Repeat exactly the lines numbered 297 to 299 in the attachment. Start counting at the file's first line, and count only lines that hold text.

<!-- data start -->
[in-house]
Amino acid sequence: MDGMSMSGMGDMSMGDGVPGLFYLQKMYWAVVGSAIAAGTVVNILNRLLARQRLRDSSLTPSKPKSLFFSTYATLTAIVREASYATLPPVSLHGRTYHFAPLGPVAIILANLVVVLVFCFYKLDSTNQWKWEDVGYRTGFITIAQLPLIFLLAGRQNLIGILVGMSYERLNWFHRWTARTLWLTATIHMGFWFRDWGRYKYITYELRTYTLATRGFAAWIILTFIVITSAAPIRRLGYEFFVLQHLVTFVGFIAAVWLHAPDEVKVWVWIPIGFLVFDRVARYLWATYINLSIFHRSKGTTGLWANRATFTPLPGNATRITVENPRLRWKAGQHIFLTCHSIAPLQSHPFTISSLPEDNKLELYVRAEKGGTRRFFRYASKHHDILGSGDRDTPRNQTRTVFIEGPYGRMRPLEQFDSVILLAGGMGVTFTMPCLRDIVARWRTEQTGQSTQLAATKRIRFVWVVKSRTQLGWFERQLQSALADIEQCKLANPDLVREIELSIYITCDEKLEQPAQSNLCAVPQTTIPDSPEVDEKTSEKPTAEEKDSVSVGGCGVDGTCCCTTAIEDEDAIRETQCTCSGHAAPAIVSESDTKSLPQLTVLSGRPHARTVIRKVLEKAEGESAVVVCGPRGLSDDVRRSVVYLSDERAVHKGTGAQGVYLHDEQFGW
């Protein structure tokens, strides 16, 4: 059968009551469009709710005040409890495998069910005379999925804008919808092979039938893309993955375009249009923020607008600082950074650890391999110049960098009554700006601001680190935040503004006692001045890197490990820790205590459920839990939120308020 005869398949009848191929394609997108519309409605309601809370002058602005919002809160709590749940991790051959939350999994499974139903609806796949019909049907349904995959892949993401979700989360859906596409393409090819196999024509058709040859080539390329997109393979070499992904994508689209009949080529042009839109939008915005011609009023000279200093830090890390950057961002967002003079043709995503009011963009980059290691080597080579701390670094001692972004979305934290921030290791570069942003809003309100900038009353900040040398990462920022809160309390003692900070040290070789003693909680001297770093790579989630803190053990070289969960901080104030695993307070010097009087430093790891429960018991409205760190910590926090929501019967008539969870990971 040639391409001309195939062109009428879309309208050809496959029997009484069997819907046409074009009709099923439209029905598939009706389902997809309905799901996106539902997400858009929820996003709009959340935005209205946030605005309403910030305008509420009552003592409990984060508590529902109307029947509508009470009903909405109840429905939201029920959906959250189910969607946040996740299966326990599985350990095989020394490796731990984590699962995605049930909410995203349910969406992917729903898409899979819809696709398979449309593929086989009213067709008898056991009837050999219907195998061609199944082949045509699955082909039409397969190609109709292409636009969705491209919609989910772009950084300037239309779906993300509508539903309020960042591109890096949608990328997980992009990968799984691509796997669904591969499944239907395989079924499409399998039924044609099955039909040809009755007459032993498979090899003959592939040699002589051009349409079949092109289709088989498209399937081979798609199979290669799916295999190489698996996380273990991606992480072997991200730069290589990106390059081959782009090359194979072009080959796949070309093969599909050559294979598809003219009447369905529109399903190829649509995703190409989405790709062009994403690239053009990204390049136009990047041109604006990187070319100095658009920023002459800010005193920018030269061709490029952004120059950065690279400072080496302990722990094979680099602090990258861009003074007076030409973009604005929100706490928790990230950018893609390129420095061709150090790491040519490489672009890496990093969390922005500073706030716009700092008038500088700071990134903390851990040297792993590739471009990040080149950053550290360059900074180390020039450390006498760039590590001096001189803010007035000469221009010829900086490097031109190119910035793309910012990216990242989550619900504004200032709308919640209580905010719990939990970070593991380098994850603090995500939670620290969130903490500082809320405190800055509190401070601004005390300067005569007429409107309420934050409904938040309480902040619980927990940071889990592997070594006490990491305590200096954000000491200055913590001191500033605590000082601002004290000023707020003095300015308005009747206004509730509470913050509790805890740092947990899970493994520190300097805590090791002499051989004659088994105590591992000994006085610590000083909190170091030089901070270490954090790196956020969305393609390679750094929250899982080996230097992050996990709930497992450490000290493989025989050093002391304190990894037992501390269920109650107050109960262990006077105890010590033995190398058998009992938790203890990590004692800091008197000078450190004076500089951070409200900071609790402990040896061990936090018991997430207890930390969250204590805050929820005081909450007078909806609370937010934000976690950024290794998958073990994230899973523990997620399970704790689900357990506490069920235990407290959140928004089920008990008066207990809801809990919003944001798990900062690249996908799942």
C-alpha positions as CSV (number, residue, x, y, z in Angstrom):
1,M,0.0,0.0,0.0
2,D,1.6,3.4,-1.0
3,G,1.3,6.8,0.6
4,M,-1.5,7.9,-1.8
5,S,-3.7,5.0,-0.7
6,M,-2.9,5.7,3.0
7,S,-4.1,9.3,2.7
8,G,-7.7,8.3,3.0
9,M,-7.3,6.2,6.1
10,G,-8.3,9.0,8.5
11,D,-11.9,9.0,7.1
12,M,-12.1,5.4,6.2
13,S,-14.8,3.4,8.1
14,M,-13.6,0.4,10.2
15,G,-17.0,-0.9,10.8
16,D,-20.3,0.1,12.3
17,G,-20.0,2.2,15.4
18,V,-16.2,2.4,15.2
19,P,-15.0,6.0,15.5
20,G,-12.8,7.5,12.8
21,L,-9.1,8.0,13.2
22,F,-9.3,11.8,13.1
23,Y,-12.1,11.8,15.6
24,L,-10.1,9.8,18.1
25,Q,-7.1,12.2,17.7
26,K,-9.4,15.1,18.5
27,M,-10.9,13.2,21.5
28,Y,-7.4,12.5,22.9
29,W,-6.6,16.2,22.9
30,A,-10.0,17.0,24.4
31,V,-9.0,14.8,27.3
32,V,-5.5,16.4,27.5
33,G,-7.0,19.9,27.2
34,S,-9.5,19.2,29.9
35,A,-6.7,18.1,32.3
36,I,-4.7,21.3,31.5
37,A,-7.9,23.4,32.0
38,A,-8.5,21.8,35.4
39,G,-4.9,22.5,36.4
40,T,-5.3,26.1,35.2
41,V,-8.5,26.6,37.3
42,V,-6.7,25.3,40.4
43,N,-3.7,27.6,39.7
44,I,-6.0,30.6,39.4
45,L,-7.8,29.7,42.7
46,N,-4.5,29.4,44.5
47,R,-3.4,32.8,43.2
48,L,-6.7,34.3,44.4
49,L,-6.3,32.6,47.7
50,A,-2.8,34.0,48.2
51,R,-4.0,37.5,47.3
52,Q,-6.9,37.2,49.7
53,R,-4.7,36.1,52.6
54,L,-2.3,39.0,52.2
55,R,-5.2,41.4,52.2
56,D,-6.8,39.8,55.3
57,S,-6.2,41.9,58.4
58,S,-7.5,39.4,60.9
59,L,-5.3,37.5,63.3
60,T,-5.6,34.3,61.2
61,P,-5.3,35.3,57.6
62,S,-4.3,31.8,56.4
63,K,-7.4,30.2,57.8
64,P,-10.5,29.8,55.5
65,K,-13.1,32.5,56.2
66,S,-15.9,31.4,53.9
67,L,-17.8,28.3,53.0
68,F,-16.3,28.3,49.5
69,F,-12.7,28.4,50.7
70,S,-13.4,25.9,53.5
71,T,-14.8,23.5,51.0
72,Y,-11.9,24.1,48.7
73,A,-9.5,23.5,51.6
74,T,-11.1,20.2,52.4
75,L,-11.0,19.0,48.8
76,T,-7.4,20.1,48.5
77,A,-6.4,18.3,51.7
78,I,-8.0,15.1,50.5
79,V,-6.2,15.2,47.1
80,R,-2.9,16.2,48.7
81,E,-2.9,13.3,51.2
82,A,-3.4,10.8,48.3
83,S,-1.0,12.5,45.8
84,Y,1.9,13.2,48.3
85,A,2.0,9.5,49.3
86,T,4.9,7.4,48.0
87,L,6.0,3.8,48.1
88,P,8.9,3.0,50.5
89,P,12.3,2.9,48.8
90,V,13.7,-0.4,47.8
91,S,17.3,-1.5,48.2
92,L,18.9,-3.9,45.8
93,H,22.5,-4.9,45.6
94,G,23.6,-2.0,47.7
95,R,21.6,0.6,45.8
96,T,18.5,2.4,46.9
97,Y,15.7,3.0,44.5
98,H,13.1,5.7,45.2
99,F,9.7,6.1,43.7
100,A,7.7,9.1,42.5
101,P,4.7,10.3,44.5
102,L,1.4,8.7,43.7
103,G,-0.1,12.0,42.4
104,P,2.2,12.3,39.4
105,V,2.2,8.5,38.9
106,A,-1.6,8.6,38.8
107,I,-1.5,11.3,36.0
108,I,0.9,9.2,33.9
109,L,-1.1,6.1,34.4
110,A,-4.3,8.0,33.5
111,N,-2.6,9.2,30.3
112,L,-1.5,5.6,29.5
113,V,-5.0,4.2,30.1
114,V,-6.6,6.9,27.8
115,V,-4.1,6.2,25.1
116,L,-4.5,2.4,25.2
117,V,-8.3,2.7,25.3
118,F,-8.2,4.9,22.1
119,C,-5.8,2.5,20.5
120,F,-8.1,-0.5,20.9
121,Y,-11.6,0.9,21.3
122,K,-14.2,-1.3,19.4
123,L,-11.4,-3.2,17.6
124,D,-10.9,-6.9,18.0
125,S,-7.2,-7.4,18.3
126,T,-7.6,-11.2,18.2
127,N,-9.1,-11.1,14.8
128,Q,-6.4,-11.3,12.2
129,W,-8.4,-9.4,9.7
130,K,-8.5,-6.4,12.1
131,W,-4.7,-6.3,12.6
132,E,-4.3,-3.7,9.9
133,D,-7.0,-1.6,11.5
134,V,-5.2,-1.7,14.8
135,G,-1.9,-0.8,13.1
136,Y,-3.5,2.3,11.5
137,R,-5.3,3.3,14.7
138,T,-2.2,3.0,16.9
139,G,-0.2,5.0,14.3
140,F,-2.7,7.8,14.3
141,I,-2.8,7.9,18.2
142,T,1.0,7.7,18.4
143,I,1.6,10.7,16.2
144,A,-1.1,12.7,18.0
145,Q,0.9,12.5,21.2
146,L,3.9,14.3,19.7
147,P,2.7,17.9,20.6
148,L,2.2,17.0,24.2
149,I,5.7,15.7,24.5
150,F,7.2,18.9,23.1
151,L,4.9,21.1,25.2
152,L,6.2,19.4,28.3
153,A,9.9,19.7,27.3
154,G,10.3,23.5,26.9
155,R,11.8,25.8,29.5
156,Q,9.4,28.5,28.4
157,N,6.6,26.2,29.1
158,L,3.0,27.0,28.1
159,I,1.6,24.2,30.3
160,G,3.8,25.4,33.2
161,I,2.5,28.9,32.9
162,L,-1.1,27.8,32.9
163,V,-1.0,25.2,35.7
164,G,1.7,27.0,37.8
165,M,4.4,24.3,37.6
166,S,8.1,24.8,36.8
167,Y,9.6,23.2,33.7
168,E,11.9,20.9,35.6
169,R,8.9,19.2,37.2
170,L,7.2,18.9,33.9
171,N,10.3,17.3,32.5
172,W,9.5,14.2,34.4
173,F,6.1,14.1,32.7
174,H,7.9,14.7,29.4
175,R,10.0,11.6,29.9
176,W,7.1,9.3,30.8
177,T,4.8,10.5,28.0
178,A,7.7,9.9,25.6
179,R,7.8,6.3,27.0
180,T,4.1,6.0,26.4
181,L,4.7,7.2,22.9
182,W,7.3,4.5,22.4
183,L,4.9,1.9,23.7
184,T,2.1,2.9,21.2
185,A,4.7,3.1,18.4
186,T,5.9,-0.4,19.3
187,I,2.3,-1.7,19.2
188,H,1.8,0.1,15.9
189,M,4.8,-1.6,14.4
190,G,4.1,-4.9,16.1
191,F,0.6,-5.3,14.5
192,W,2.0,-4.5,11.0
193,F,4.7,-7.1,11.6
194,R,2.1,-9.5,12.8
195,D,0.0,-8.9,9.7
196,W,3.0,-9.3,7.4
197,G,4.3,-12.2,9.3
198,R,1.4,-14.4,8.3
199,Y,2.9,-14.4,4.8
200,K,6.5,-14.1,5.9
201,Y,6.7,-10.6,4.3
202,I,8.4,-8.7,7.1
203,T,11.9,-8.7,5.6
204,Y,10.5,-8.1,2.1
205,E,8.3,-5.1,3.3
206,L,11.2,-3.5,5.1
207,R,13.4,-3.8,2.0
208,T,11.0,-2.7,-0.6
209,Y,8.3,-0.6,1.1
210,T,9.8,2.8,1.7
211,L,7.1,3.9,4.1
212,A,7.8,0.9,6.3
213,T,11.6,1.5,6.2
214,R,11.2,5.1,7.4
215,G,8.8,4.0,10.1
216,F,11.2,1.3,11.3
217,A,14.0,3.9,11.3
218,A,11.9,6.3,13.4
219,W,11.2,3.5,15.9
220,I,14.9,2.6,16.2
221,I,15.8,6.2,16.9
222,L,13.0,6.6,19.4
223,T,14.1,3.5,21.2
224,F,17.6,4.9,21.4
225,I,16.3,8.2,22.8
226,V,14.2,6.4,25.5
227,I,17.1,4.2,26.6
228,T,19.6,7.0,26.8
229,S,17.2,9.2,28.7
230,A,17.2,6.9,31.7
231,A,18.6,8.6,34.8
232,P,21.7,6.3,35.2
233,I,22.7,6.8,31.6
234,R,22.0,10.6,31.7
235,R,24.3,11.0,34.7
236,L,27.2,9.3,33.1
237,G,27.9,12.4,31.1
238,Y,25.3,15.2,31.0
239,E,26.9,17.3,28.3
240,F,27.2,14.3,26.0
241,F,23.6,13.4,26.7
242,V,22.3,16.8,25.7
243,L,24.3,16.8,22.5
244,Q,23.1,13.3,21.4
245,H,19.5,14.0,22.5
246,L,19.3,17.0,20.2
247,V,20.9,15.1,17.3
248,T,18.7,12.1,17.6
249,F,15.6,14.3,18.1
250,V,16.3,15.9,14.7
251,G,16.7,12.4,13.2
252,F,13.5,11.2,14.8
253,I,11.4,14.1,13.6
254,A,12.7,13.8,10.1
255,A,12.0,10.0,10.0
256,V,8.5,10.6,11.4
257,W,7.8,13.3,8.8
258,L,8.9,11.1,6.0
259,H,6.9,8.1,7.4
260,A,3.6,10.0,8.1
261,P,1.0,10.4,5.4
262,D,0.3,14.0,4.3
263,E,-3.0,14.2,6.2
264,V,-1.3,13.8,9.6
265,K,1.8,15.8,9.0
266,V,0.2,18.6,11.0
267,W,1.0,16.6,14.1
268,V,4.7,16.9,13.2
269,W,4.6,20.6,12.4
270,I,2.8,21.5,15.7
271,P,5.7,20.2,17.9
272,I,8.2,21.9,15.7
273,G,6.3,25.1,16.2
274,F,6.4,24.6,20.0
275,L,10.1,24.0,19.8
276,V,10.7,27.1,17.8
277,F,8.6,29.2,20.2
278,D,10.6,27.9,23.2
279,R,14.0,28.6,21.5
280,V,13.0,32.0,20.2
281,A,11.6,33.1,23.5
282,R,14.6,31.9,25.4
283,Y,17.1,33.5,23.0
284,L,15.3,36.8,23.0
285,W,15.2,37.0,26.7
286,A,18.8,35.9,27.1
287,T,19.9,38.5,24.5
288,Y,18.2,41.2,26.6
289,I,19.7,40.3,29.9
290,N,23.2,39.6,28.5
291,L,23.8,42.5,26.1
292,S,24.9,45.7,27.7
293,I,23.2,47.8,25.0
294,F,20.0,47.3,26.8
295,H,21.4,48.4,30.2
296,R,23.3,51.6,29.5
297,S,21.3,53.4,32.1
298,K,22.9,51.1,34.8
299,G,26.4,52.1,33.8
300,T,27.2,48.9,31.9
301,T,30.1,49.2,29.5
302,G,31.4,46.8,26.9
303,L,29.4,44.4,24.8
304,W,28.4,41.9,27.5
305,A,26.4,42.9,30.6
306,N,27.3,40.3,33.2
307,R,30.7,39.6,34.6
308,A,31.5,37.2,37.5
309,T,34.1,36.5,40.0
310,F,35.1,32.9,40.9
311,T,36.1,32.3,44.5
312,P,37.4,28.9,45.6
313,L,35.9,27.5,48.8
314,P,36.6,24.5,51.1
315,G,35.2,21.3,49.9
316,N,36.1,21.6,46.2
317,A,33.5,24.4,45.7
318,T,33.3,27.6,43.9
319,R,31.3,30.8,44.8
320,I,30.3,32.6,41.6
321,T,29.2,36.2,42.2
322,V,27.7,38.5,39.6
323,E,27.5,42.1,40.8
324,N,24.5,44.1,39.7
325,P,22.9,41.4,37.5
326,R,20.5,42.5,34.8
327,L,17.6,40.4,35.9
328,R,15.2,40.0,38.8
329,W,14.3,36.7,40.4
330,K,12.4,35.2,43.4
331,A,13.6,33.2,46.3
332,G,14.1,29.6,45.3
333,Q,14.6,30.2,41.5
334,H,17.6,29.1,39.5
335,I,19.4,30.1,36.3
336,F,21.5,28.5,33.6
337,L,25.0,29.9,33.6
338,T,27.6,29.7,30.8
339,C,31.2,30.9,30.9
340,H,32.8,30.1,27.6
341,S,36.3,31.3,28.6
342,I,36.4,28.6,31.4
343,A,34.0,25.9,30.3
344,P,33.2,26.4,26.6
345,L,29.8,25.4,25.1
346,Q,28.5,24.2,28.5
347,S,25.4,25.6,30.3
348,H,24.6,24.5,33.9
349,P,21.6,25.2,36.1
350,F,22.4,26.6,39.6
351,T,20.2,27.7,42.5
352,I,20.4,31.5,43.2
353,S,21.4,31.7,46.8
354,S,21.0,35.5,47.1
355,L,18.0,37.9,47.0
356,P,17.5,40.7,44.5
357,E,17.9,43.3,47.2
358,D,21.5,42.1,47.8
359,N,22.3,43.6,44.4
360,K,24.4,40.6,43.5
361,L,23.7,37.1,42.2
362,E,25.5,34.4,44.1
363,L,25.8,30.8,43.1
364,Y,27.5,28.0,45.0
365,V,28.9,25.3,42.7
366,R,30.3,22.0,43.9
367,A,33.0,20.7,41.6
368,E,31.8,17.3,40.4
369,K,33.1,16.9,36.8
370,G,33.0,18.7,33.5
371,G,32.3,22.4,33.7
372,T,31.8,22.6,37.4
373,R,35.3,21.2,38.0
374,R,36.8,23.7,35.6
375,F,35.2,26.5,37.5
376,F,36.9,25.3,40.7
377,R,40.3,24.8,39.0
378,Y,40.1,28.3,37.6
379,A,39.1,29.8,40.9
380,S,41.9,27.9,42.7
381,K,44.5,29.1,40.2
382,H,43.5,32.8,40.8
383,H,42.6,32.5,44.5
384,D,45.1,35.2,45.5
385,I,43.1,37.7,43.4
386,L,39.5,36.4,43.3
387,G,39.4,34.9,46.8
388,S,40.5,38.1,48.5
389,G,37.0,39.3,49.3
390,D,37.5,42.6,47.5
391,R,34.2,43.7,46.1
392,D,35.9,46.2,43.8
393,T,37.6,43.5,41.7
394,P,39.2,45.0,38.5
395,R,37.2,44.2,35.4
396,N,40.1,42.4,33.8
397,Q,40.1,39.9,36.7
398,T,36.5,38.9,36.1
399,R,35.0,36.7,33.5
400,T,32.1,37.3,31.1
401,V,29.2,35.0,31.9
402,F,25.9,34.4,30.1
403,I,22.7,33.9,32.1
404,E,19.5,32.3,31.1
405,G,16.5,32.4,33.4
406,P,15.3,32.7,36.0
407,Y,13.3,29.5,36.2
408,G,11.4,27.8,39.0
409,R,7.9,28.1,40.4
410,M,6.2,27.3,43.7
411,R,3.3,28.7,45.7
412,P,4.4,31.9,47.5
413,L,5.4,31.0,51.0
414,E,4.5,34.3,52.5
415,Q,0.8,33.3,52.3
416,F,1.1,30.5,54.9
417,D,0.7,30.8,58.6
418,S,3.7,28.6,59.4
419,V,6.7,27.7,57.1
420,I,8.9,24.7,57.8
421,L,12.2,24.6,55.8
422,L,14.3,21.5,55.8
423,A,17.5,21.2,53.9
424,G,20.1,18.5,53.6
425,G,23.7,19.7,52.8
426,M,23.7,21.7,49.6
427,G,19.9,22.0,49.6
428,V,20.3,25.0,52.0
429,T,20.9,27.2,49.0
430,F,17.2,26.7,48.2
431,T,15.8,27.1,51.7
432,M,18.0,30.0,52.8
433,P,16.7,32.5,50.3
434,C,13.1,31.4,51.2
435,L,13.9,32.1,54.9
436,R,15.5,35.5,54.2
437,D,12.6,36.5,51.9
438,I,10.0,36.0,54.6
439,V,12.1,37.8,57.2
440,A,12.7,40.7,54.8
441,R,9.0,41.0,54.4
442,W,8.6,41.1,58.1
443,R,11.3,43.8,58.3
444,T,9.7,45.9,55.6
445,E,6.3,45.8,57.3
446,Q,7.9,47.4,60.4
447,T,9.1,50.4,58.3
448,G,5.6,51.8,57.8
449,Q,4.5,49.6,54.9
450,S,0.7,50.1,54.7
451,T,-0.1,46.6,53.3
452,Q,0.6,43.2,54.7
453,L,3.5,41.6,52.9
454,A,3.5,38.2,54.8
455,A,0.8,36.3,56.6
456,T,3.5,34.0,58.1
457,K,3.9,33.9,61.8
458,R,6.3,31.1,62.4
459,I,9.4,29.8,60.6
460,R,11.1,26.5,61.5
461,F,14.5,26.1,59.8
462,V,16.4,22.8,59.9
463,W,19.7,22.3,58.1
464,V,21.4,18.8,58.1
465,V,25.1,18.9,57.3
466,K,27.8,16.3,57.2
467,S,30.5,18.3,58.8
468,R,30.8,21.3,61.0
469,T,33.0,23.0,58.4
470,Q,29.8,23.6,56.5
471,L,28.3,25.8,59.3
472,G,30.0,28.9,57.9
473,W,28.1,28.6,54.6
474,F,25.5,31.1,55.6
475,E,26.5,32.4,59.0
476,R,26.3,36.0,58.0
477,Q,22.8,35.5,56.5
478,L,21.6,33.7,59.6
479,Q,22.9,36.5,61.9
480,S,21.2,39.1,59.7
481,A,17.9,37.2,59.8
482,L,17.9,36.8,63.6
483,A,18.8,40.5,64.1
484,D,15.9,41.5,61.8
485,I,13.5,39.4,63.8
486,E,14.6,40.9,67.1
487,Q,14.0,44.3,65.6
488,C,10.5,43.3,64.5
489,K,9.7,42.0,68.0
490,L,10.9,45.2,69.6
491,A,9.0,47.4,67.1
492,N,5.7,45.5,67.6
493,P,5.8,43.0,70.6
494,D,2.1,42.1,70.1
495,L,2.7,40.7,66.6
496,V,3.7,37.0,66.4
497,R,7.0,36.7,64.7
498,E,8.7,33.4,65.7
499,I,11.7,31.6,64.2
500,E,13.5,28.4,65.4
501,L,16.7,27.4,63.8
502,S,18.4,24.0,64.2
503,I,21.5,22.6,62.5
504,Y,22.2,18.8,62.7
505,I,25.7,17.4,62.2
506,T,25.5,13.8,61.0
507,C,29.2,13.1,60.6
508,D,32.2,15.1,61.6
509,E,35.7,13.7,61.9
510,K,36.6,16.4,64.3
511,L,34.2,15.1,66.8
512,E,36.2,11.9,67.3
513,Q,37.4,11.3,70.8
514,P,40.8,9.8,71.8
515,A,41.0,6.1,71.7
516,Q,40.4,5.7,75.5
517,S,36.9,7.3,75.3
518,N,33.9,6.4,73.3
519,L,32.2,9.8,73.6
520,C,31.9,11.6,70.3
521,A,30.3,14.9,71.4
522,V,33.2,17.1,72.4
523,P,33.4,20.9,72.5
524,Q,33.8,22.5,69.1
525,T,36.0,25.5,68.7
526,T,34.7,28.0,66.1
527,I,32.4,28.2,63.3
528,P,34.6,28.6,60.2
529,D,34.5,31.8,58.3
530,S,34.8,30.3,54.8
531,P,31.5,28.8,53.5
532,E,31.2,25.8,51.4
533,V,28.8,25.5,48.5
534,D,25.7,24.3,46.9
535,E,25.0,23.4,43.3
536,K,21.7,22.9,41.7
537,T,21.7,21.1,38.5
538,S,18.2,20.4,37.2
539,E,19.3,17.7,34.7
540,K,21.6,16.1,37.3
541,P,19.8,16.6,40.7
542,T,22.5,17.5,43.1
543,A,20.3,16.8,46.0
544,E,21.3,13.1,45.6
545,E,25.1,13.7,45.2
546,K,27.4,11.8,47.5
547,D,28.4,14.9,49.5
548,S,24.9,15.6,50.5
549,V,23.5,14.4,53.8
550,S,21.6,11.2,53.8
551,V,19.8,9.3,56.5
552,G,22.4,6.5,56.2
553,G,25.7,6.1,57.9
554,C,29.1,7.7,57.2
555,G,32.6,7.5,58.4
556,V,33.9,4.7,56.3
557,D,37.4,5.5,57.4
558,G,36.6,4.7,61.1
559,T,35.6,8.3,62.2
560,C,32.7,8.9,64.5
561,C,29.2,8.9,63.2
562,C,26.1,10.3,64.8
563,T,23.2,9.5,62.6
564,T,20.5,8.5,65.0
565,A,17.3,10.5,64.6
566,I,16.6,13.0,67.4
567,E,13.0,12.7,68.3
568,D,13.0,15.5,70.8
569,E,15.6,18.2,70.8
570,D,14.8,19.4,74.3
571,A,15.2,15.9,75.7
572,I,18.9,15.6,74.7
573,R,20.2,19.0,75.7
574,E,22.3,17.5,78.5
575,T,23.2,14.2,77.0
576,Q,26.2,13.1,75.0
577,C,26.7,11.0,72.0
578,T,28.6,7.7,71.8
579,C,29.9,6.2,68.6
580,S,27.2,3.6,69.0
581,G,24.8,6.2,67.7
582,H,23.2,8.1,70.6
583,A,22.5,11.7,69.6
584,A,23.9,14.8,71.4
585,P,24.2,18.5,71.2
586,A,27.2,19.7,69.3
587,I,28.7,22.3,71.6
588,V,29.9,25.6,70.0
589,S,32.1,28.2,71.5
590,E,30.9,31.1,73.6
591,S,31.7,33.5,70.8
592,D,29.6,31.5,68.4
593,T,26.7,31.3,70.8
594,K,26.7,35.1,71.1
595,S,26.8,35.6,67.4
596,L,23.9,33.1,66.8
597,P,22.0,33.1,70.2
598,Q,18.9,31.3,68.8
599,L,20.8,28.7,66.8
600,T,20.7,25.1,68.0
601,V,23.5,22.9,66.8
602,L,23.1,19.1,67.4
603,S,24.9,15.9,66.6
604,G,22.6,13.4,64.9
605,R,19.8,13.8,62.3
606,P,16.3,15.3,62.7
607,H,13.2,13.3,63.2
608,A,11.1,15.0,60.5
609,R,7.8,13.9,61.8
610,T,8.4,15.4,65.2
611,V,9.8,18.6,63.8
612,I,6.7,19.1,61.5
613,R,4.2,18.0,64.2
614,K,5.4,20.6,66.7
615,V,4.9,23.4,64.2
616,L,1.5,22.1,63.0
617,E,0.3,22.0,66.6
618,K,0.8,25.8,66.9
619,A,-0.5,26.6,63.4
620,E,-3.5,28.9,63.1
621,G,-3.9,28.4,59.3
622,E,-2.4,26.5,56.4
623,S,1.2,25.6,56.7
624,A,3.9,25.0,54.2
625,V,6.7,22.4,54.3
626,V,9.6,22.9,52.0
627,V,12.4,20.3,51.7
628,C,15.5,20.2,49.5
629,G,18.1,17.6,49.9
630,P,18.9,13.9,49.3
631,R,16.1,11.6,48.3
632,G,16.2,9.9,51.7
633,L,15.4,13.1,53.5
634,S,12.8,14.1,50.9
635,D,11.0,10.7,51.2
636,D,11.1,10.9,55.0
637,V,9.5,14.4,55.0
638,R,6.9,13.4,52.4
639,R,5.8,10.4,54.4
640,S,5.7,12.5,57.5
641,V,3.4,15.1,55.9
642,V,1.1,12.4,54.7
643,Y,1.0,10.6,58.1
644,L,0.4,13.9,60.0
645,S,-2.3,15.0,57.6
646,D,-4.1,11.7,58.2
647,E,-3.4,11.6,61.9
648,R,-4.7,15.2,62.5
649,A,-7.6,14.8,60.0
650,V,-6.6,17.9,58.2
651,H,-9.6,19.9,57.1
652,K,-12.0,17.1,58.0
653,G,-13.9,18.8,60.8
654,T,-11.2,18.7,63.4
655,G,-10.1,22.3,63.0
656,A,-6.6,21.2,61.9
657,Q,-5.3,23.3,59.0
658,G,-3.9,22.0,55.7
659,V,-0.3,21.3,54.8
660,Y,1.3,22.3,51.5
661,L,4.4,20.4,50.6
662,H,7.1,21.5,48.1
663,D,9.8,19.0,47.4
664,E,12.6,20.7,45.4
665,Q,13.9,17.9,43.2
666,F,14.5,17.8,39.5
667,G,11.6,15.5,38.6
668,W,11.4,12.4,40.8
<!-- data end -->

293,I,23.2,47.8,25.0
294,F,20.0,47.3,26.8
295,H,21.4,48.4,30.2